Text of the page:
There’s a lot to like about what Durham’s Republic Wireless is trying to do in the increasingly expensive world of mobile phone plans. On the surface, their $19 all-you-can-eat (plus $249 for a handset and a one-time $10 setup fee), no contract, no termination fee plan is an astoundingly unfair shot against the big wireless providers. Not everyone needs an iPhone 5 or a Galaxy S III.

And while there are no catches per se, there are definitely some things about a plan this inexpensive that you’ll want to know and you’ll need to get used to.

Keep in mind: It’s $19 a month.

Update (2/20/13): Republic has now rolled out a plan that’s $99 for the phone and unlimited everything for $29 a month.

You also get 30 days to make sure that this is the phone and service for you. Fair enough.

I switched over from my fancy-shmancy Android 4G smartphone to the Republic Wireless Motorola Defy XT for a week. Here’s what I found.

Your Calls Will Go Over WiFi When Available

This is part of what makes the unlimited plan so inexpensive. Calls and SMS (there is no MMS) are configured to go over WiFi when it’s available. When not on WiFi, the phone uses Sprint’s 3G network.

But be aware that if you’re on a WiFi call and you leave WiFi range, the call doesn’t hop over. That’s not possible. What happens is the call is dropped and the phone will automatically redial over 3G.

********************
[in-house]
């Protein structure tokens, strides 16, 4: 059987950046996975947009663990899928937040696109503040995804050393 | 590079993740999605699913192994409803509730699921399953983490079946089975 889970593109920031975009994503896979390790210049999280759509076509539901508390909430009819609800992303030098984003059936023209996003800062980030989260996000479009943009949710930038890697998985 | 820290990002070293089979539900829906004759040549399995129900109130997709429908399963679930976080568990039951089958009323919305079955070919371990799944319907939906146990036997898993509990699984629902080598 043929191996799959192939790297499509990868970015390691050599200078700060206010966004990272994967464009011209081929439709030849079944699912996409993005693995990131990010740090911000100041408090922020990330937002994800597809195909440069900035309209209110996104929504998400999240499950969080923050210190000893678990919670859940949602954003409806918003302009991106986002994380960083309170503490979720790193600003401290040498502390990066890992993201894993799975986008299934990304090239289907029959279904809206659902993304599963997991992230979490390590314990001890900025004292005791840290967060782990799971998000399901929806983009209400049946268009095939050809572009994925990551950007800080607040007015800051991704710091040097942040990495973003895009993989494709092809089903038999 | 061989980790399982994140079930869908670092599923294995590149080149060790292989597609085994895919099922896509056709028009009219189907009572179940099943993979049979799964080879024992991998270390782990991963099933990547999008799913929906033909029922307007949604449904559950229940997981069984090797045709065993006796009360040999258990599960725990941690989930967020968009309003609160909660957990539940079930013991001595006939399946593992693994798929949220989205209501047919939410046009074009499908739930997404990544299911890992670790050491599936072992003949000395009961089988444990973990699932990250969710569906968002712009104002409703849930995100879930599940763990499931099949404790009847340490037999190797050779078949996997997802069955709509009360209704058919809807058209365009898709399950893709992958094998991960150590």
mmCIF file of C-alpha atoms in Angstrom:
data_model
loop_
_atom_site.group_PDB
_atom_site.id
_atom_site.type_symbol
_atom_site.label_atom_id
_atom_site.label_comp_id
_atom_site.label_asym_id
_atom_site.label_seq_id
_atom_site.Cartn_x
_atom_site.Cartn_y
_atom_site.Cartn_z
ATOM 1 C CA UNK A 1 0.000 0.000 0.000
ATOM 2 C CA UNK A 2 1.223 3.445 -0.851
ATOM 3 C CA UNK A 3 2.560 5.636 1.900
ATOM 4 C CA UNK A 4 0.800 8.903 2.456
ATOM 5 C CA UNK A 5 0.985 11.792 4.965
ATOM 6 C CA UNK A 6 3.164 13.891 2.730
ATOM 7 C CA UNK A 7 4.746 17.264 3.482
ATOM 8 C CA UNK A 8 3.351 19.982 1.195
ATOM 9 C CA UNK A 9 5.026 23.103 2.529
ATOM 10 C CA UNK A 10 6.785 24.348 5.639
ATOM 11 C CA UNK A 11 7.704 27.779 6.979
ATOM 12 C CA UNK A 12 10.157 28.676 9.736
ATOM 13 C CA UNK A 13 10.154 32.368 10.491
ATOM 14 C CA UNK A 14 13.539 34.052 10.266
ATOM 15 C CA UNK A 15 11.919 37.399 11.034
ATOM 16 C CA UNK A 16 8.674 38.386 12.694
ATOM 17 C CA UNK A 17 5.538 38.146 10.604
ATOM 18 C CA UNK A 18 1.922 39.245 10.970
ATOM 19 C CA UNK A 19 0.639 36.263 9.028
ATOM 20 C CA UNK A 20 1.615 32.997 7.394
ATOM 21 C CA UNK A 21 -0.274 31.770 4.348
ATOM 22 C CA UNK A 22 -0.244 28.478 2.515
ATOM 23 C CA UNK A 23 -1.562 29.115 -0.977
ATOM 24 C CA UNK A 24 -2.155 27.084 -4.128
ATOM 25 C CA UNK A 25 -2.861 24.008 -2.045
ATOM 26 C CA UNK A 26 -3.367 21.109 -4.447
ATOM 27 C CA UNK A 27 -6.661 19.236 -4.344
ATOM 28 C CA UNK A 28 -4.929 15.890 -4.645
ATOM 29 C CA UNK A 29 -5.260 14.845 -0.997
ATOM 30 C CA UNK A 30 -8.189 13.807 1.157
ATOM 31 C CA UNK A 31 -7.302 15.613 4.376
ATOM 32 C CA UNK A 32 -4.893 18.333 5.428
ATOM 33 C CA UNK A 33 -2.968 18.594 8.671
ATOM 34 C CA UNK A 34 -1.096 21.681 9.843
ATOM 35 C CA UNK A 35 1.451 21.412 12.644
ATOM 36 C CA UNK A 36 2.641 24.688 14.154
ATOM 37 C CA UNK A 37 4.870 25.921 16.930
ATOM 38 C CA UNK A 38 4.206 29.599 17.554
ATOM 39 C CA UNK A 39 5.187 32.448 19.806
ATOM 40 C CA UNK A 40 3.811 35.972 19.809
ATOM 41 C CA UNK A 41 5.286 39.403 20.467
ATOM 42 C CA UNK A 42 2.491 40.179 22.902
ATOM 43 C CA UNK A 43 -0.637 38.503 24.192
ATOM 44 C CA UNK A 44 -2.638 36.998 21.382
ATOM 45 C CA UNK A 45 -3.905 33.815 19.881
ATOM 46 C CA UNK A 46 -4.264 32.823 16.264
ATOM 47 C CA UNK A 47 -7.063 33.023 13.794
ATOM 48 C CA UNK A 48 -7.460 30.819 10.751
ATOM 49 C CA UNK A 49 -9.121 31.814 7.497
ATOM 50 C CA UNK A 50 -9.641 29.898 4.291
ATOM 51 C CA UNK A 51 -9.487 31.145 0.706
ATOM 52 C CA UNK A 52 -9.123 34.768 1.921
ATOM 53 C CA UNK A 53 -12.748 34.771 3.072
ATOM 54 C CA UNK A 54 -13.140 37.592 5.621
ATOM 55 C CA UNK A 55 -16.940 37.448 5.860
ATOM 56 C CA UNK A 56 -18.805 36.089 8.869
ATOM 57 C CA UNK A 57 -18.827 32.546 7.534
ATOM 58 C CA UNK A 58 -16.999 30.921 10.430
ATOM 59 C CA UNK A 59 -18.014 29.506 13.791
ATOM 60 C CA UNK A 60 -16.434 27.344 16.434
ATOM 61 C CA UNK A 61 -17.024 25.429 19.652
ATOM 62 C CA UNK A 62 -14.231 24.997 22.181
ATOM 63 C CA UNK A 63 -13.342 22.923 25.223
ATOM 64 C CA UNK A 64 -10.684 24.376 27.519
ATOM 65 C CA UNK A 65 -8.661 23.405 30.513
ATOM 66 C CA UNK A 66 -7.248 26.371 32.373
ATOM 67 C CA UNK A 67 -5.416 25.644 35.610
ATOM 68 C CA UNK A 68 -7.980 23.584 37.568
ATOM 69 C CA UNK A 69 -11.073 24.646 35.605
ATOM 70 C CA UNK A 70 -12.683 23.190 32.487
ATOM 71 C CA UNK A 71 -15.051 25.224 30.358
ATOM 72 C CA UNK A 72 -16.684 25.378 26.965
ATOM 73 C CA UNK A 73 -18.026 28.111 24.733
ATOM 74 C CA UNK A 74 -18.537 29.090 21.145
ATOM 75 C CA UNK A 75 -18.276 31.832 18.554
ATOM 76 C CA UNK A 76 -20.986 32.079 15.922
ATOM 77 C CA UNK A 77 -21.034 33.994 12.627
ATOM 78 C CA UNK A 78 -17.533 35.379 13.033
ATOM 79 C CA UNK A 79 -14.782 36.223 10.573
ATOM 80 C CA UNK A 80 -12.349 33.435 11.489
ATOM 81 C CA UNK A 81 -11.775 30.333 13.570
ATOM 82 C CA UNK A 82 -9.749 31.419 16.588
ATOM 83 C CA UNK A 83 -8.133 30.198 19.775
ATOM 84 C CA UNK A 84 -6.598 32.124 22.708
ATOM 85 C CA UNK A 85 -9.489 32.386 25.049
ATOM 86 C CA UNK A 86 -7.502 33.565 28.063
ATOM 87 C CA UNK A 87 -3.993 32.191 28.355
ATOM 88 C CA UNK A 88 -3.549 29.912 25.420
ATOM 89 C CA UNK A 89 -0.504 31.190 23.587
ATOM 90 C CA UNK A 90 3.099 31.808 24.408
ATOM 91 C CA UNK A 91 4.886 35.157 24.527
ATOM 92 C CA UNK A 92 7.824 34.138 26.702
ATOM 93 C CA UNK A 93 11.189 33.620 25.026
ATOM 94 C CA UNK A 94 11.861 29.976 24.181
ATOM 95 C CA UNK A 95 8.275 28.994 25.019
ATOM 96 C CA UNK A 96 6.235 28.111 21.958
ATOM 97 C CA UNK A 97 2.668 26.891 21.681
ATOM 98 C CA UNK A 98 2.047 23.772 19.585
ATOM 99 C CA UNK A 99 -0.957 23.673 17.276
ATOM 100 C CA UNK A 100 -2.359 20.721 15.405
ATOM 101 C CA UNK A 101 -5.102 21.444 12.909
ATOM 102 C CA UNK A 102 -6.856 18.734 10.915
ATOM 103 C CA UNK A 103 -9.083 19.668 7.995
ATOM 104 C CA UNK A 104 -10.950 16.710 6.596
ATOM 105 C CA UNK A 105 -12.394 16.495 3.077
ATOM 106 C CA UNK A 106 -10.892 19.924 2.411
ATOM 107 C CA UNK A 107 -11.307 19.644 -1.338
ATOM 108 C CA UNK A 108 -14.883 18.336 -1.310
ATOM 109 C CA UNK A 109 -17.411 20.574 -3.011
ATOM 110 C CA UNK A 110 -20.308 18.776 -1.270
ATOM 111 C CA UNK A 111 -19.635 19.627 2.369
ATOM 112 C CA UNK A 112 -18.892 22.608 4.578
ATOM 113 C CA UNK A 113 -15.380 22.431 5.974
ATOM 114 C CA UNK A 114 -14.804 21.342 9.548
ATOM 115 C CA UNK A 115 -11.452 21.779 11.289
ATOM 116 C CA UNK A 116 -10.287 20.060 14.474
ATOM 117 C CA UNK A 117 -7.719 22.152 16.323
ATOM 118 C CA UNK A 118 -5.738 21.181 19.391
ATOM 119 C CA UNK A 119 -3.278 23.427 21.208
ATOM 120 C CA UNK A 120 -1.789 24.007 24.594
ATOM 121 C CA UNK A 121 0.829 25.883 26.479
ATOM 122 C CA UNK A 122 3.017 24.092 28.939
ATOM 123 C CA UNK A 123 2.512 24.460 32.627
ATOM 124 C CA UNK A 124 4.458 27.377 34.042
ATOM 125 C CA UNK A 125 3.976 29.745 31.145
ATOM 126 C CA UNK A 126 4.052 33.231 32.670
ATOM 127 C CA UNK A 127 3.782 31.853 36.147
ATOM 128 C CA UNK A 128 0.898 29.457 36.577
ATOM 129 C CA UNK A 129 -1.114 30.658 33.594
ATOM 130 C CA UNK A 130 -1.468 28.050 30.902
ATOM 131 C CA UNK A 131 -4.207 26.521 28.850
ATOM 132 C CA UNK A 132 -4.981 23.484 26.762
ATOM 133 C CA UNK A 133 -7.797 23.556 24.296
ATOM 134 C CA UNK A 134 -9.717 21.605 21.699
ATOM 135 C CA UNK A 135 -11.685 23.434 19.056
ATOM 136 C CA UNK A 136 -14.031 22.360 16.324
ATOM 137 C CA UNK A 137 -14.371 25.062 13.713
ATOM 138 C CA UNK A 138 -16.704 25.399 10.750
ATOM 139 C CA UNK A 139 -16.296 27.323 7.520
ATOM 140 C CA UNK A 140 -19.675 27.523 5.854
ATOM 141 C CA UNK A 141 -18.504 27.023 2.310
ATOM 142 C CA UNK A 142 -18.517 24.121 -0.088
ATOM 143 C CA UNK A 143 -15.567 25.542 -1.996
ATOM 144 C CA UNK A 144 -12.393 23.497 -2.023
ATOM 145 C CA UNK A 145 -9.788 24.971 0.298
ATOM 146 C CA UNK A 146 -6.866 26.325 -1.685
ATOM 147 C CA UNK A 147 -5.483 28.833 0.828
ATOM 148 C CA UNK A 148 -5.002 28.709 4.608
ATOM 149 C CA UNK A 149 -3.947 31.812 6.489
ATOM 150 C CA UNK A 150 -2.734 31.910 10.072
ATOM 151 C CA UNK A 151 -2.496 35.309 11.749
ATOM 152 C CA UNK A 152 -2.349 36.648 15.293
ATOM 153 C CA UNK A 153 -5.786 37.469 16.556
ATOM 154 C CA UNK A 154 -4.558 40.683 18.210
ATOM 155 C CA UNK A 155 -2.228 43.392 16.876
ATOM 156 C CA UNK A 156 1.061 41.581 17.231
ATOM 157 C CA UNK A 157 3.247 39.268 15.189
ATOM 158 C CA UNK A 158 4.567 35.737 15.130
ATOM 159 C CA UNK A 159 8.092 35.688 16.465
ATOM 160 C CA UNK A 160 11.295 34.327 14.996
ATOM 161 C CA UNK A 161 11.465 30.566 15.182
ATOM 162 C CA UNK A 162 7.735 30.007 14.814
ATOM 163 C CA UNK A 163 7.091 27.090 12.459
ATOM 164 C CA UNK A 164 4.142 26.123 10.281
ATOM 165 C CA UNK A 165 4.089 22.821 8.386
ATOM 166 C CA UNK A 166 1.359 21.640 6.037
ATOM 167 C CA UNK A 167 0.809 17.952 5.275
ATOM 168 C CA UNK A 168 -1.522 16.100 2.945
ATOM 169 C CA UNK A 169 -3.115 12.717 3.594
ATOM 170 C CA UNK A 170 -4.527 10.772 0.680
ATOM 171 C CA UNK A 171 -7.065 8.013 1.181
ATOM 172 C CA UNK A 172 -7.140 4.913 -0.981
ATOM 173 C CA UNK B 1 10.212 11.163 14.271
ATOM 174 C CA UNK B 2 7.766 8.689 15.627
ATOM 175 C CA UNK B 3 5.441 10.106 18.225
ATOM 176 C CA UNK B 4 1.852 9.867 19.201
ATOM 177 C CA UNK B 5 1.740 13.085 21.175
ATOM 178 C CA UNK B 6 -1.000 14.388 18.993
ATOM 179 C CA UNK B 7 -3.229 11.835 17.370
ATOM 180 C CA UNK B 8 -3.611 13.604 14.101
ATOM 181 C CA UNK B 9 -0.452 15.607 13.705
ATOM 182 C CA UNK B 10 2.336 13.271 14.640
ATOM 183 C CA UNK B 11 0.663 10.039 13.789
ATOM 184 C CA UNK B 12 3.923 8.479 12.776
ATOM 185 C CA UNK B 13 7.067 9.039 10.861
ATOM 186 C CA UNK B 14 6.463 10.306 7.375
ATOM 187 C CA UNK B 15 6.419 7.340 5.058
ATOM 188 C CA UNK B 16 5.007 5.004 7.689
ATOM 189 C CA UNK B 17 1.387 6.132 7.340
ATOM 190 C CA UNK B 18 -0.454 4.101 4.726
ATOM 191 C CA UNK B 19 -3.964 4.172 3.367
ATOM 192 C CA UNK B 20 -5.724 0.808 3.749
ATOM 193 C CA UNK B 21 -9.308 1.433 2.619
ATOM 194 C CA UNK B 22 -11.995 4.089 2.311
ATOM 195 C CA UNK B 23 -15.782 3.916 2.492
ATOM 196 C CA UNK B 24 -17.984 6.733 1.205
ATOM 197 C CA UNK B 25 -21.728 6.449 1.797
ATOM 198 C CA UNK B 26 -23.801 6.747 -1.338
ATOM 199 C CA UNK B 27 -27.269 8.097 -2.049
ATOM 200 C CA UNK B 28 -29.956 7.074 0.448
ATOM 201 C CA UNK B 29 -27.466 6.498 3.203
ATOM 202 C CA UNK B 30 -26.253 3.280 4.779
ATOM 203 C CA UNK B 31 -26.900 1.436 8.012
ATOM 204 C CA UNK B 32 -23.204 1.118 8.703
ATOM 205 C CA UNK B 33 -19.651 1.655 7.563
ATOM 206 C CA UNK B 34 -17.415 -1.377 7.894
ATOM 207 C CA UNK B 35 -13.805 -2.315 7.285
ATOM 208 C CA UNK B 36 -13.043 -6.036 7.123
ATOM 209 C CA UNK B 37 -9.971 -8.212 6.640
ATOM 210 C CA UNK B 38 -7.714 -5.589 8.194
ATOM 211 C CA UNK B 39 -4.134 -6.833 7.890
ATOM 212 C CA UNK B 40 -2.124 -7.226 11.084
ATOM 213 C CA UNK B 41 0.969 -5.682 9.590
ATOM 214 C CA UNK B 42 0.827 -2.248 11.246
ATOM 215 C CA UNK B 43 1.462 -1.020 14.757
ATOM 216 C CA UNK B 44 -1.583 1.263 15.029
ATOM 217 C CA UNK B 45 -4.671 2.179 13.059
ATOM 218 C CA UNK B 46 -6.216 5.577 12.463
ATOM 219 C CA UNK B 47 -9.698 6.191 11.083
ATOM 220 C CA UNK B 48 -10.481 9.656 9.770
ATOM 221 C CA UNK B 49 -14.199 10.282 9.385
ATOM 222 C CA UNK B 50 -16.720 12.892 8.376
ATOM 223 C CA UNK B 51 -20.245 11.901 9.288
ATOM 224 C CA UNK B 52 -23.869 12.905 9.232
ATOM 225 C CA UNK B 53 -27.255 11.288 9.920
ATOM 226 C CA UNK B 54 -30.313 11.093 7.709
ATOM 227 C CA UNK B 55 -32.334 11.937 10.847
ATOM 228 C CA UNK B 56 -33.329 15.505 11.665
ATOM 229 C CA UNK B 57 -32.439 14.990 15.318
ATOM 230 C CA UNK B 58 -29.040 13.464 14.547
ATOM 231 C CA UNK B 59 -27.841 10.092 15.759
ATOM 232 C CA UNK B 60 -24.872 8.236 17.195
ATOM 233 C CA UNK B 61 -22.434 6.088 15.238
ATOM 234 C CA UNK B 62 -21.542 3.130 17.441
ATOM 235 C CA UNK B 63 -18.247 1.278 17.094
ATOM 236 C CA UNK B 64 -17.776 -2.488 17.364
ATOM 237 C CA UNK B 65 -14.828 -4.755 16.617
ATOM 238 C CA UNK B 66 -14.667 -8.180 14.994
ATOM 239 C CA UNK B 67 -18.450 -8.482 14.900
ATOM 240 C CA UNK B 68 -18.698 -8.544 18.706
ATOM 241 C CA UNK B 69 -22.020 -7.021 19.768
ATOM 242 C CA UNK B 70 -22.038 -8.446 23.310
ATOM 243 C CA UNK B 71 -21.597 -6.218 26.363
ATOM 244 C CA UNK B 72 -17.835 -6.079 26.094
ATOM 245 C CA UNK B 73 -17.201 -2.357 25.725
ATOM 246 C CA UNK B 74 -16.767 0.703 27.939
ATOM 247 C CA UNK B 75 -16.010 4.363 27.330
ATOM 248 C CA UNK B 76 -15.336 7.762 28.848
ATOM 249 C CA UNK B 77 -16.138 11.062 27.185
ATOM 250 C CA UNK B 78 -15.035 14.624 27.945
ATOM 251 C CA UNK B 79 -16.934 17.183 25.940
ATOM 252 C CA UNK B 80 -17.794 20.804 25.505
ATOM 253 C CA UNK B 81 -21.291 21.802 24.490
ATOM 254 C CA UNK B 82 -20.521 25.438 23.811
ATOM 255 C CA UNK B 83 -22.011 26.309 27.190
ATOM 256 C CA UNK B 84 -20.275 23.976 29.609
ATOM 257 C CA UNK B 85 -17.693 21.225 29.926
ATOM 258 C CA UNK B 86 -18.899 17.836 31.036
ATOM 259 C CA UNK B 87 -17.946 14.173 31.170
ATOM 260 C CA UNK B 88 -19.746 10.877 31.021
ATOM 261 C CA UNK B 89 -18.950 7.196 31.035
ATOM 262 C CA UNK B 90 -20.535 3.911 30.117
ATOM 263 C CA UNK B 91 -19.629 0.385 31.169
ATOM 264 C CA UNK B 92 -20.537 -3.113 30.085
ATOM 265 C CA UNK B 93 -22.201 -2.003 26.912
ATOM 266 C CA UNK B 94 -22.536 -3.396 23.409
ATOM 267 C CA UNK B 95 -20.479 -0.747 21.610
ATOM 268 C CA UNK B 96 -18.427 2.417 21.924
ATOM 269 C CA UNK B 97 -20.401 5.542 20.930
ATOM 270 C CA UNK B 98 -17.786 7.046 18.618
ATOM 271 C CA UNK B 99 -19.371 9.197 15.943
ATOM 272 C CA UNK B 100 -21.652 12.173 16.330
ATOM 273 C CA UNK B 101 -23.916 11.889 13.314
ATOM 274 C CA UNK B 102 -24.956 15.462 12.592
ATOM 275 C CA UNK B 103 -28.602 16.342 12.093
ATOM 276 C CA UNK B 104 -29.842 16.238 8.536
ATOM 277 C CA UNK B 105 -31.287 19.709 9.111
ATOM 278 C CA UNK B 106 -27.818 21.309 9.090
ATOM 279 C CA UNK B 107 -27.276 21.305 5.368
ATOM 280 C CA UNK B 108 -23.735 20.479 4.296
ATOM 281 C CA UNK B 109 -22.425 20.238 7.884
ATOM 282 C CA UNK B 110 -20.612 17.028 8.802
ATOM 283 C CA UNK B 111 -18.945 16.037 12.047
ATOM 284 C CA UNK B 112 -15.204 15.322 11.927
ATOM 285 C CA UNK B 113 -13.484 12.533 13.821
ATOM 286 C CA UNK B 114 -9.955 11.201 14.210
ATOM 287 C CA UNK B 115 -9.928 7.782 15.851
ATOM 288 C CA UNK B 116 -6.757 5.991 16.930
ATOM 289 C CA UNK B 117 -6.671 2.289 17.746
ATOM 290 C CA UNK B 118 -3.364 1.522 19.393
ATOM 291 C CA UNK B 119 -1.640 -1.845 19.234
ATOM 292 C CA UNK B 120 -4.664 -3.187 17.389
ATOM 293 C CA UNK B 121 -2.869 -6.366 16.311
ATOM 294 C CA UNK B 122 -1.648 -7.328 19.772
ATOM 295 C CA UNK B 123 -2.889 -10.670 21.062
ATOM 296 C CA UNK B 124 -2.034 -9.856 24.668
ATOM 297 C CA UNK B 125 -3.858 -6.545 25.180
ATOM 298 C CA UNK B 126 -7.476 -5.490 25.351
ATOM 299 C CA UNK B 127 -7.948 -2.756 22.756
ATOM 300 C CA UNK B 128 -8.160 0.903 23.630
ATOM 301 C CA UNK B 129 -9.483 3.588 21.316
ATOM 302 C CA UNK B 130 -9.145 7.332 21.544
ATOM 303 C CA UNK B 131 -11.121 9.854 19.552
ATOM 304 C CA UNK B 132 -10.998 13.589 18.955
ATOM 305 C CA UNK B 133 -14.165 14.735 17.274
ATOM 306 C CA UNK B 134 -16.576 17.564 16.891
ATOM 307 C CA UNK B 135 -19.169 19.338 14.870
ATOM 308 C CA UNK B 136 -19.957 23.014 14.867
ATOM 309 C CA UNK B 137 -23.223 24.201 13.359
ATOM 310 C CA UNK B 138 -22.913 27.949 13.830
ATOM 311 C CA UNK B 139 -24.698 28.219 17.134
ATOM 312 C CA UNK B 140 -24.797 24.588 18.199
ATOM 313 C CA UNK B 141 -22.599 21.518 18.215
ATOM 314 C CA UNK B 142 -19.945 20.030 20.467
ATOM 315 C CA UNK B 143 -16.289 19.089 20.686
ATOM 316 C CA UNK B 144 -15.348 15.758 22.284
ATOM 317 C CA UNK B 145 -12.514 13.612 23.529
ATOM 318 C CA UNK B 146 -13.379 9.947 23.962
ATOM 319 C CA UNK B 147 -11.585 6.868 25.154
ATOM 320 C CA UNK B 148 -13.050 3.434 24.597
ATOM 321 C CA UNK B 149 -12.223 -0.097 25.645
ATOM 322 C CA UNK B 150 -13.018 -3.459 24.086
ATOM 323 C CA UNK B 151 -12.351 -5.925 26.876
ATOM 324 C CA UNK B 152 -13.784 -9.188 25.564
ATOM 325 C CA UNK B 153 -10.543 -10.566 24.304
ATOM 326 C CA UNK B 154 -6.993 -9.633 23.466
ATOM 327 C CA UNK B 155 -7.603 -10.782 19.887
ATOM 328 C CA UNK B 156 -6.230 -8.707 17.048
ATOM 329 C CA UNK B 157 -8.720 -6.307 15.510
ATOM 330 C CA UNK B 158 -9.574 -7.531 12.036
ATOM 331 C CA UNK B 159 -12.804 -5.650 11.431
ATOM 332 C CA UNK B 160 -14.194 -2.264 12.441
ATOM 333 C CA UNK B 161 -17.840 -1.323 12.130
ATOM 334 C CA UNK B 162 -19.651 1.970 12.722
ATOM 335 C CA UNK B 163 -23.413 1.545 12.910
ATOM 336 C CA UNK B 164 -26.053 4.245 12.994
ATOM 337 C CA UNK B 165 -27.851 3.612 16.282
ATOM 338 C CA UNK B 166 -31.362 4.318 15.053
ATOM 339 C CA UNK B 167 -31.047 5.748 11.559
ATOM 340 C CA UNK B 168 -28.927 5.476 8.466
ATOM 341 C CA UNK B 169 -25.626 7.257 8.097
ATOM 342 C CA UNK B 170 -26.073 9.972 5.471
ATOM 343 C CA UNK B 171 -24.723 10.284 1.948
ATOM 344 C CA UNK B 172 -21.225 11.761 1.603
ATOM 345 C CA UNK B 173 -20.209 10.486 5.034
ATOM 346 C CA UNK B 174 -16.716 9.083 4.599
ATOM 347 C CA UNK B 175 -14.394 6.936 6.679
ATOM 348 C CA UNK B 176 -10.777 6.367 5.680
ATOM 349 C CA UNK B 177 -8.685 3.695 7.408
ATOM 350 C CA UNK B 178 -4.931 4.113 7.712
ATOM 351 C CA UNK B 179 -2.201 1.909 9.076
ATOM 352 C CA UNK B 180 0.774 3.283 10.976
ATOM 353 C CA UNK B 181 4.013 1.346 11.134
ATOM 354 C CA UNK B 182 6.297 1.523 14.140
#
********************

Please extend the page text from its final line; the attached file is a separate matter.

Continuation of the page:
There are maybe a couple times a month when I’m in my home or office, initiate a call, and then leave. With a little planning (“let me call you right back”), this can be worked around. And note that if you’re on a 3G call and you enter WiFi, the phone stays with the 3G and doesn’t attempt to switch over to WiFi.

The Motorola Defy XT Runs Android 2.3 (Gingerbread)

This is not as bad as I thought it’d be, Just like every other Android phone I’ve tested, I was nearly mirrored in about five minutes. However, my apps, app preferences, and bookmarks did not gracefully fall from the cloud, requiring me to download the apps all over again (I didn’t bother with the bookmarks). I don’t know if this is because that wasn’t invented for 2.3 or I just couldn’t figure out how to do it, but it was just an extra 20 minutes at setup.

Otherwise, I wasn’t roadblocked going back in time to 2.3. All my apps worked like they do today, with no major issues. I’m sure this will present itself at some point, but so far so good.

While the Android OS got some major upgrades between 2.3 and 4.0 (I’ll leave off talking about Jellybean because that just wouldn’t be fair), mostly what I missed was speed, ease, and polish. If you’ve never had a smartphone, you’re not going to notice the drawbacks of 2.3. If you have, you might get frustrated, but not stranded.

The Defy XT is Not a Performance Handset

Just like with the OS, if you’ve never had a smartphone, you may not notice some of the dated features on the Defy XT. I won’t get too deeply into specs, because this is a budget handset by design, not a performance handset, but just about every aspect of the phone is average.

A couple nice features about the Defy XT is that it’s small — it’s a pet peeve of mine that there’s this unnecessary phablet niche being carved out with screens as big as 5+ inches, making most phones difficult to use with one hand. The Defy XT is about the size of the iPhone 4, it’s light, and it’s comfortable to hold and use.